How can you tell if your well pump is bad?
Modern wells are innovated and upgraded to work better in this era. If we compare it to the traditional method of manual digging to the current practice of well drilling, we can certainly say that modern wells are more efficient to use.
Wells nowadays also have a lot more parts. One of the essential components of a well for modern use is a well pump. Basically, a well pump functions to push water from the well into the owner’s home or irrigation system. By doing this, we no longer have to manually scoop water from a well using a rope and a bucket. Water pumps make it possible to transport the water directly to wherever location we want it to be.
Wells can be seen on islands, states, and far-flung areas that do not have access to potable water. Indeed, a well pump makes our well water system more convenient to use. Unfortunately, there will come a time when we need to fix or replace them. But how can we tell if our well pump is going bad?
The common indicators of a well pump going bad
A functional well pump is considered to be the heart of a water well system. If your well is not doing its work efficiently, there is a huge chance that your pump may be bad.
Ask yourself the following questions to determine if you are seeing the signs of a bad well pump. Just remember that though it is likely that a faulty pump causes the problem, it is always possible that another culprit may be the one that is causing your water supply to be out of touch.
Sign #1: Is there no water coming from your faucets?
One of the most common indicators of a bad well pump is when you open your faucet and nothing comes out. If there is water, you may notice that it has a low pressure compared to its normal state.
Sure, there are many factors that may be at fault in this case. If there is not enough water supply in your area, then drought may be the reason. It can also be due to a low water level or slow recharge of your aquifers. If this happens without a drought announcement or electrical outage, your well pump may be faulty.
Sign #2: Is the water from your well discolored or murky?
If you have water coming out from your faucets but it appears murky, then a bad pump may be at fault. In this situation, your well pump’s filter may not be functioning properly and could be trapping air with the water. Check your water and see if it appears cloudy. If it does, the trapped air bubbles due to an inefficient well pump may be the culprit.
Aside from the well pump, some factors can be causing the appearance of discolored water. This can be due to too much magnesium which can turn the well water black, or a rusted pipe that causes water to turn brown.
Sign #3: Is there a clicking noise on your tank?
Do you hear weird noises coming from your pressure tank? Is it a clicking sound? Or is it more of a banging noise? Yet again, these are the indicators of a failing well pump. When the pump has worn bearings, the drive shaft will make noises as it hits the impeller. This is because the pump’s bearings will eventually thin out after a couple of years. If this is not the case, the pump pressure control switch may be the issue.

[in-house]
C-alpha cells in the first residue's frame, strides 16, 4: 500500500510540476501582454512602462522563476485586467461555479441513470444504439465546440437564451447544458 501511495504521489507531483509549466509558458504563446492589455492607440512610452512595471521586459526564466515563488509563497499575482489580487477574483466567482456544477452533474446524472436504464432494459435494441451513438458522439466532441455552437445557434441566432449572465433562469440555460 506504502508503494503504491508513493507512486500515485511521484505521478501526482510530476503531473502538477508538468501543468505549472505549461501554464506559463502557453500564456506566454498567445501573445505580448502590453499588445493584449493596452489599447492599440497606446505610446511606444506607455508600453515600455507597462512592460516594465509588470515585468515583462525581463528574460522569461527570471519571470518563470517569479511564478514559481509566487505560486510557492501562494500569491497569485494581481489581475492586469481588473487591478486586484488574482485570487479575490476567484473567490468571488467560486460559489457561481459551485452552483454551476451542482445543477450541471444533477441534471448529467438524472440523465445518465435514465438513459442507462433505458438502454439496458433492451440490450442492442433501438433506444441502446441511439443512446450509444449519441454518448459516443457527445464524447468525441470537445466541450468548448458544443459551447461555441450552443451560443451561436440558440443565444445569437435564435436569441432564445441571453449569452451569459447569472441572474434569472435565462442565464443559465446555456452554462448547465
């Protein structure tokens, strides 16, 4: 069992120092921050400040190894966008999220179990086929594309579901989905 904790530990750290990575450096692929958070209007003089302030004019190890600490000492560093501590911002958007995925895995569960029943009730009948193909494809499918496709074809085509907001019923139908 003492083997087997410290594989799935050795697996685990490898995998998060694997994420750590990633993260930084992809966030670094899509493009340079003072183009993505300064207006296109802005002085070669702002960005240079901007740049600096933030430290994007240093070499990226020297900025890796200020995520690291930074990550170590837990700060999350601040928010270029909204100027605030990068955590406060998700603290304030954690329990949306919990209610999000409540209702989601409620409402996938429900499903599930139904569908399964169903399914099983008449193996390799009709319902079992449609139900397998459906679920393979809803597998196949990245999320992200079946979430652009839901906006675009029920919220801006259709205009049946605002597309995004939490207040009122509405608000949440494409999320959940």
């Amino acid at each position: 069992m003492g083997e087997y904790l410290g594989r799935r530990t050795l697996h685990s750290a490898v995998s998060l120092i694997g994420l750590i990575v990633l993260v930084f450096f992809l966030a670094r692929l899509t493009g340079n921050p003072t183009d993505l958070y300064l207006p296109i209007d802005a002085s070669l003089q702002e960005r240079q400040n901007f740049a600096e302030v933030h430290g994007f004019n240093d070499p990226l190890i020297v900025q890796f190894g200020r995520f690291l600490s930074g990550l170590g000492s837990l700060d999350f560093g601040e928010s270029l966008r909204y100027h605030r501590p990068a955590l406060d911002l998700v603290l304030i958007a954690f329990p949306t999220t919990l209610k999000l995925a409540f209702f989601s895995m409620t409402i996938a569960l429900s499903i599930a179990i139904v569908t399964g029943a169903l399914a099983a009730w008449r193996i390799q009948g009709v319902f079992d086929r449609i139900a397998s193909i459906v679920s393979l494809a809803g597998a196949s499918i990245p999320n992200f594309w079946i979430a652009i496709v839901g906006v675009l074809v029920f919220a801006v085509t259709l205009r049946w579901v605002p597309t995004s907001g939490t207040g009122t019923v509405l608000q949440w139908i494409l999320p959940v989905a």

Loud noises coming from your well water system are not usually a normal occurrence. It may also be due to a failing motor part that can cause air to be trapped inside the pressure tank.
Sign #4: Is your water smelly or has a weird taste?
Did the quality of your water suddenly change? Does the water from your well give off a faint odor? Is it tasting weird? If the answers to these questions are yes, then your well pump may be causing the issue. If the well pump filter is not able to do its job efficiently, it can also affect the other parts of the system. This can happen when the pump is not filtering out debris which can make its way into your water supply.
Aside from the pump causing the bad odor or taste, then another culprit may be the presence of sulfur bacteria. If you notice a change to your water’s quality, refrain from using it in the meantime and get a water test.
Sign #5: Is your faucet sputtering or spitting air?
Do you hear a rumbling noise coming from your faucet? Does it spit air or sputter when you open it? If this is the case, then there is a high possibility that a bad well pump. This happens when the pump also lets in air bubbles that disrupt the flow of water in your pipes.
As with other indicators, these signs can also be caused by other issues to your water well system. For example, the water level of your well may be too low and as a result, your pump is also trapping air bubbles on your plumbing. Aside from this, the reason can also be an issue with cracked pipes or a leaking pressure tank bladder.
Sign #6: Is there sediment on your water?
Did you get a glass of water from your faucet only to see some sediments or sand on the bottom of your drink? In this situation, it is highly likely that you will need to replace a bad well pump soon. This happens when a faulty pump struggles to push water and also includes the silt sitting on the bottom of the well.
If the pump is not the reason, it is also possible that the screen of your well is already damaged. This causes the sand, sediments, and debris to be on your water supply. In this case, your well pump will also be doing double the work which significantly lessens its lifespan.
Sign #7: Is your water pump running all day long?
Well owners know that their water pumps are not meant to run constantly. If you notice this happening, then it can be a sign of a faulty pump. If the well pump continues to run all day long, then you may need to fix or replace its pressure switch. In some situations, just priming your well again may be enough to solve the problem.
Aside from the pump itself, plumbing leaks may also be the culprit. This is because they may affect the pressure of the water from building properly. As a result, the pressure pump is not able to turn itself off.
Sign #8: Is your electrical bill for the past few months significantly higher?
Finally, one of the signs you may notice if you have a bad well pump is a high electricity bill. The reason for this is that when the equipment is no longer running properly, it overworks itself instead. Well pumps need electricity to run. If it needs to work harder, it does so for a much longer time, and as mentioned earlier, may not turn itself off. This makes your electrical bill skyrocket.
If you are not able to replace your faulty well pump, your bill will stay up until you address the problem. Waiting too long to fix it may even cause a whole load of issues in your well and the water quality.